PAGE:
Health

Airborne Coronavirus Is a Threat, the C.D.C. Acknowledges

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The federal health authorities updated the public guidelines on the spread of the coronavirus on Friday, emphasizing that the transmission occurs through inhalation of very fine respiratory droplets and aerosolized particles, as well as through contact with sprayed droplets or by touching contaminated hands with the mouth, nose or eyes.

The Centers for Disease Control and Prevention now explicitly state – in large, bold letters – that airborne viruses can be breathed even if you are more than three feet from an infected person. The new language, released online, is a change from the agency’s previous position that most infections were acquired through “close contact, not airborne transmission”.

As the pandemic played out last year, infectious disease experts warned for months that both the CDC and the World Health Organization were overlooking research that strongly suggested the coronavirus was floating in the air in small particles. Several scientists on Friday welcomed the agency’s abolition of the term “close contact”, which they criticized as vague and which did not necessarily capture the nuances of aerosol transfer.

“Now the CDC has caught up with the latest science, got rid of some old problematic terms and thought about how the transmission happens,” said Linsey Marr, aerosol expert at Virginia Tech.

The new focus underscores the need for the federal agency for occupational safety and health to issue standards for employers to address potential hazards in the workplace, some experts said.

“They hadn’t talked much about aerosols and focused more on droplets,” said David Michaels, an epidemiologist at the George Washington School of Public Health and head of OSHA in the Obama administration.

He and other researchers expressed concern that the CDC has not yet reaffirmed its recommendations on preventing exposure to aerosolized viruses.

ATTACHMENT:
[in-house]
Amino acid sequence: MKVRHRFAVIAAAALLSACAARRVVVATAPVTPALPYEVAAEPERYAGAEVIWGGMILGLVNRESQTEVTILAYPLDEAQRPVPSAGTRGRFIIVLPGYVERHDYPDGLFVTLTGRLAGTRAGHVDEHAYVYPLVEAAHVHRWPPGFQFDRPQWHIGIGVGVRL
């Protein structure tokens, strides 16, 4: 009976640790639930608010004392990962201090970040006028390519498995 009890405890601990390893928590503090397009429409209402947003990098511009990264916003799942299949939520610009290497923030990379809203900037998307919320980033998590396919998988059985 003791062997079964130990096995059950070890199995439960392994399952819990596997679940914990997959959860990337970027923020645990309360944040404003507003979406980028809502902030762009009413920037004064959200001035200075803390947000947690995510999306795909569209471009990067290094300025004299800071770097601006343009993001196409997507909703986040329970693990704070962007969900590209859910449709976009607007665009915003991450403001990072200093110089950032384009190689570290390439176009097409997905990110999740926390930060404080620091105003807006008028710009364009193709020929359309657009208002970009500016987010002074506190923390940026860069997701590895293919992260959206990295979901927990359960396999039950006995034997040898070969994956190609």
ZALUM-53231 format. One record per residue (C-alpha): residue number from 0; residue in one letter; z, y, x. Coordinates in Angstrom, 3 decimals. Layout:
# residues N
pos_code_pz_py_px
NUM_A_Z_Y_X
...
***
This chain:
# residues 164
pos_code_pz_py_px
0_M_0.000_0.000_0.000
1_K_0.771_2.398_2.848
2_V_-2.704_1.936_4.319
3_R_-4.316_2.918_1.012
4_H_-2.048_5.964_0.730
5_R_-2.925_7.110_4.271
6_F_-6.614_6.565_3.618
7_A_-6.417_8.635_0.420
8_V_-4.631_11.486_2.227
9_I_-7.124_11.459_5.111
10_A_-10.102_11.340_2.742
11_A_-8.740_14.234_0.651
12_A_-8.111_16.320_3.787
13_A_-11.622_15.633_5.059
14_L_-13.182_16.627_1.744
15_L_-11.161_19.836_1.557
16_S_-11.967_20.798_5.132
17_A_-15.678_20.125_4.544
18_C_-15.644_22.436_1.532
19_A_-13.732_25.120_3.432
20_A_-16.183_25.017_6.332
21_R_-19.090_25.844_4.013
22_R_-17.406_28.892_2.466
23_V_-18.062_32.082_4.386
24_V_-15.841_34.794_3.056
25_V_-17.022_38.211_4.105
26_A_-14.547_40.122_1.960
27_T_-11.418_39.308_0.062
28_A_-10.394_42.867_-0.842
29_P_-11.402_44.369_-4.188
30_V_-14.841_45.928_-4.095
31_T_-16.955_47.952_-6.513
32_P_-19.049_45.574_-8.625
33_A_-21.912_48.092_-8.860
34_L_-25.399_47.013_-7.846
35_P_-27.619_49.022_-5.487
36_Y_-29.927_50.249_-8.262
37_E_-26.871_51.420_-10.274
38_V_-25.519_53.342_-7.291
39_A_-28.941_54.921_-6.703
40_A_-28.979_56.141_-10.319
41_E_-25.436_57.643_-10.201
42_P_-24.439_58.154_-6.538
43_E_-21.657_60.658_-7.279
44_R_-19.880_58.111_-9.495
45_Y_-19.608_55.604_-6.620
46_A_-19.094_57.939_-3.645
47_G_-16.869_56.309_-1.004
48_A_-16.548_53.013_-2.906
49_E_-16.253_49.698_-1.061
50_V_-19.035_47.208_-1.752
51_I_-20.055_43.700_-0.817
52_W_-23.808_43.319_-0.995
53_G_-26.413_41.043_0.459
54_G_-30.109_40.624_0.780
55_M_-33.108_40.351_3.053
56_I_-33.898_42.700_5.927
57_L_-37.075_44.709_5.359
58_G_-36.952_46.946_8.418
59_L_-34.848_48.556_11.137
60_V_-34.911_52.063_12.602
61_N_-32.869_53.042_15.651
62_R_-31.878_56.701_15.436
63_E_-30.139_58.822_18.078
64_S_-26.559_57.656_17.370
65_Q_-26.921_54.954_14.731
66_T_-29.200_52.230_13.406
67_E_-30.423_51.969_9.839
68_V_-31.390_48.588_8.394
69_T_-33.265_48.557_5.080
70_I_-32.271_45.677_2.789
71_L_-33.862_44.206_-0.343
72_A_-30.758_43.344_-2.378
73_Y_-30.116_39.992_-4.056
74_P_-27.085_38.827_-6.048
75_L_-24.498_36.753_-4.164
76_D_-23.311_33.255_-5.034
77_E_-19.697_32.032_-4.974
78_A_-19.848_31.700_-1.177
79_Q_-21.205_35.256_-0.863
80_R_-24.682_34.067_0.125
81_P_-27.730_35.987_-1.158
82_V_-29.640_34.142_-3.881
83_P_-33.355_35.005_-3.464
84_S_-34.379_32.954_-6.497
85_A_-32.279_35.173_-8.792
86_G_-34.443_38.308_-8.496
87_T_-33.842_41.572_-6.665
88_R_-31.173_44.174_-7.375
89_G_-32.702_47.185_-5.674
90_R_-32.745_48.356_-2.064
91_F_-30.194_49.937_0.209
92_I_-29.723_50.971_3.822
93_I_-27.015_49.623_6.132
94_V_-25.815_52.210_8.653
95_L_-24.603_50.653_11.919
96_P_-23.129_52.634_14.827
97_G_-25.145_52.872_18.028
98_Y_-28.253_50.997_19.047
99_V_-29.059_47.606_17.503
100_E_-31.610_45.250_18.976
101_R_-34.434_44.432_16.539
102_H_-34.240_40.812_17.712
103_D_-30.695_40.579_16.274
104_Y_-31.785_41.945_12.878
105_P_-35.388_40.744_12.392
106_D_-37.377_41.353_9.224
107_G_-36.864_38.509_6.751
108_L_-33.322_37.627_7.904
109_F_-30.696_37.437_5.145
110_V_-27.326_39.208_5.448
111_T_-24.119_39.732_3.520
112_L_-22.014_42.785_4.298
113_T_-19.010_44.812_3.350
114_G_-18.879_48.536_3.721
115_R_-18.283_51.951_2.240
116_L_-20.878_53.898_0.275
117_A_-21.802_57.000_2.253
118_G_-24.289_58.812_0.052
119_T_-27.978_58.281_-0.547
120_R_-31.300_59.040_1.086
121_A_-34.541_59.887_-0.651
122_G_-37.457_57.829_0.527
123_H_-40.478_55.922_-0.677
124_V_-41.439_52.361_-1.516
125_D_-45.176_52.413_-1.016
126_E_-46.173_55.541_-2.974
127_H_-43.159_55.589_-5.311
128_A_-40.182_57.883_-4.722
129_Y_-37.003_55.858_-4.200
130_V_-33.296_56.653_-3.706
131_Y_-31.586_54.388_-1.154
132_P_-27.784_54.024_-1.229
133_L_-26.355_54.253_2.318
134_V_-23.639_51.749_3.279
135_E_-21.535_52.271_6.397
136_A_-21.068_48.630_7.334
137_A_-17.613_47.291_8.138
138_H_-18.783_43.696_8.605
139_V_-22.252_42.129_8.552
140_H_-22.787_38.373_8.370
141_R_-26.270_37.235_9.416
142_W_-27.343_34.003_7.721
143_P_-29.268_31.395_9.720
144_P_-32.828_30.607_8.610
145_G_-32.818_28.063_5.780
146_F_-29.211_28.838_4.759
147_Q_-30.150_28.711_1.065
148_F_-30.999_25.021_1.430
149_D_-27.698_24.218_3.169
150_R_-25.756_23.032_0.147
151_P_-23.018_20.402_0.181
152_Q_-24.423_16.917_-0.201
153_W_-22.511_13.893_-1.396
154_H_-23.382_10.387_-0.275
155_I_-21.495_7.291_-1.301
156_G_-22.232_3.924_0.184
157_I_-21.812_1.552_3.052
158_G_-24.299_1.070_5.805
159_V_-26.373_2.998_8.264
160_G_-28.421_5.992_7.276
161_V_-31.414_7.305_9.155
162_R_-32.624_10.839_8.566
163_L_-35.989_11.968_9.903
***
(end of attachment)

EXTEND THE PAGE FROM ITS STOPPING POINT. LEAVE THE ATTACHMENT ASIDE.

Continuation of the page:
The new information has a significant impact on the indoor climate and especially on the workplaces, said Dr. Michaels. Virus-laden particles “retain their properties in the air for hours and accumulate in a room that is not well ventilated.”

“There’s more exposure closer,” said Dr. Michaels. “But if you are further away there is still a risk, and those particles are still in the air.”

Donald Milton, an aerosol scientist at the University of Maryland, agreed that federal officials should come up with better guidelines for workplace safety.

“We need to better focus on good breathing apparatus for people who have to be around other people for long periods of time,” said Dr. Milton. “A surgical mask, even if it’s hidden around the edges, still doesn’t give you enough protection when you’re elbow-to-elbow with other people in a meat packing facility.”

Health care workers, bus drivers, and other workers may also need respirators, said Dr. Michaels. Customers in retail stores should continue to keep their distance and wear masks, he added. Good ventilation is of the utmost importance with these settings.

Dr. Marr pointed out that an updated page on the CDC website entitled “How Covid-19 Spreads” states that inhaling the virus when people are far apart is “unusual”. The statement is “misleading and potentially harmful,” said Dr. Marr.

“If you are in a poorly ventilated area, a virus will build up in the air and everyone in that room will be exposed.”

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Robert Dunfee